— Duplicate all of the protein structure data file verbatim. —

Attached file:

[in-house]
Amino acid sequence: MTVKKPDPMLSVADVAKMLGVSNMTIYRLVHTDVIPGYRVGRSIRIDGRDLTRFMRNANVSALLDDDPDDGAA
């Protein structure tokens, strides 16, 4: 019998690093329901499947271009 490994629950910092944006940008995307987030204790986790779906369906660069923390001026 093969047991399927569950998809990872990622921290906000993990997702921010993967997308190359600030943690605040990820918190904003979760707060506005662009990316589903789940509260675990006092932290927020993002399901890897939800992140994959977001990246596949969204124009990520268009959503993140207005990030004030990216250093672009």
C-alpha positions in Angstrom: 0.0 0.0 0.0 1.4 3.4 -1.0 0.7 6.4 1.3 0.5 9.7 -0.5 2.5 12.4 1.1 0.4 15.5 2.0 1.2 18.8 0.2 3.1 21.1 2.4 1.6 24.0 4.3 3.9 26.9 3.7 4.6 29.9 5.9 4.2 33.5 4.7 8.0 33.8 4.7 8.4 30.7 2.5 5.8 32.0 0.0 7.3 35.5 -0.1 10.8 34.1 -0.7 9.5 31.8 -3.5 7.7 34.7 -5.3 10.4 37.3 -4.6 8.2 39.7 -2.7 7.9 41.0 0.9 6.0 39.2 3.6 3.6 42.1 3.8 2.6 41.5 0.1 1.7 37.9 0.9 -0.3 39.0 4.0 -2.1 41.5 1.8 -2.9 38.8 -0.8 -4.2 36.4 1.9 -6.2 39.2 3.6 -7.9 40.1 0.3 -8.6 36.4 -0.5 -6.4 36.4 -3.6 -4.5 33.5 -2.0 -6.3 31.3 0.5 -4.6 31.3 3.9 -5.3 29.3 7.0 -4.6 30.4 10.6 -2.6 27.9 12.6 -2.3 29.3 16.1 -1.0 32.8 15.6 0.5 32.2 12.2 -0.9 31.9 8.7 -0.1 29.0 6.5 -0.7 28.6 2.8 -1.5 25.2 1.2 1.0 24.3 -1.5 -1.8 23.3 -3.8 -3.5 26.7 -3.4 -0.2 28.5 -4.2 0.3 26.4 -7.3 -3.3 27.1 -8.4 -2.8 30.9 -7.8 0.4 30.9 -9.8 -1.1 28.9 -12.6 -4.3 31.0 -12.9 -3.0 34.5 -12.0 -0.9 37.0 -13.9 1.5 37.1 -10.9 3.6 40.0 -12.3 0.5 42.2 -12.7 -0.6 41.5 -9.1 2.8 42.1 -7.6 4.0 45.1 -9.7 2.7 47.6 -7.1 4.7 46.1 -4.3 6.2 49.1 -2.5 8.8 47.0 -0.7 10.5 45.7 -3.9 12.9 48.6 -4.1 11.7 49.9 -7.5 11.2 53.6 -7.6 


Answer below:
[in-house]
Amino acid sequence: MTVKKPDPMLSVADVAKMLGVSNMTIYRLVHTDVIPGYRVGRSIRIDGRDLTRFMRNANVSALLDDDPDDGAA
């Protein structure tokens, strides 16, 4: 019998690093329901499947271009 490994629950910092944006940008995307987030204790986790779906369906660069923390001026 093969047991399927569950998809990872990622921290906000993990997702921010993967997308190359600030943690605040990820918190904003979760707060506005662009990316589903789940509260675990006092932290927020993002399901890897939800992140994959977001990246596949969204124009990520268009959503993140207005990030004030990216250093672009």
C-alpha positions in Angstrom: 0.0 0.0 0.0 1.4 3.4 -1.0 0.7 6.4 1.3 0.5 9.7 -0.5 2.5 12.4 1.1 0.4 15.5 2.0 1.2 18.8 0.2 3.1 21.1 2.4 1.6 24.0 4.3 3.9 26.9 3.7 4.6 29.9 5.9 4.2 33.5 4.7 8.0 33.8 4.7 8.4 30.7 2.5 5.8 32.0 0.0 7.3 35.5 -0.1 10.8 34.1 -0.7 9.5 31.8 -3.5 7.7 34.7 -5.3 10.4 37.3 -4.6 8.2 39.7 -2.7 7.9 41.0 0.9 6.0 39.2 3.6 3.6 42.1 3.8 2.6 41.5 0.1 1.7 37.9 0.9 -0.3 39.0 4.0 -2.1 41.5 1.8 -2.9 38.8 -0.8 -4.2 36.4 1.9 -6.2 39.2 3.6 -7.9 40.1 0.3 -8.6 36.4 -0.5 -6.4 36.4 -3.6 -4.5 33.5 -2.0 -6.3 31.3 0.5 -4.6 31.3 3.9 -5.3 29.3 7.0 -4.6 30.4 10.6 -2.6 27.9 12.6 -2.3 29.3 16.1 -1.0 32.8 15.6 0.5 32.2 12.2 -0.9 31.9 8.7 -0.1 29.0 6.5 -0.7 28.6 2.8 -1.5 25.2 1.2 1.0 24.3 -1.5 -1.8 23.3 -3.8 -3.5 26.7 -3.4 -0.2 28.5 -4.2 0.3 26.4 -7.3 -3.3 27.1 -8.4 -2.8 30.9 -7.8 0.4 30.9 -9.8 -1.1 28.9 -12.6 -4.3 31.0 -12.9 -3.0 34.5 -12.0 -0.9 37.0 -13.9 1.5 37.1 -10.9 3.6 40.0 -12.3 0.5 42.2 -12.7 -0.6 41.5 -9.1 2.8 42.1 -7.6 4.0 45.1 -9.7 2.7 47.6 -7.1 4.7 46.1 -4.3 6.2 49.1 -2.5 8.8 47.0 -0.7 10.5 45.7 -3.9 12.9 48.6 -4.1 11.7 49.9 -7.5 11.2 53.6 -7.6 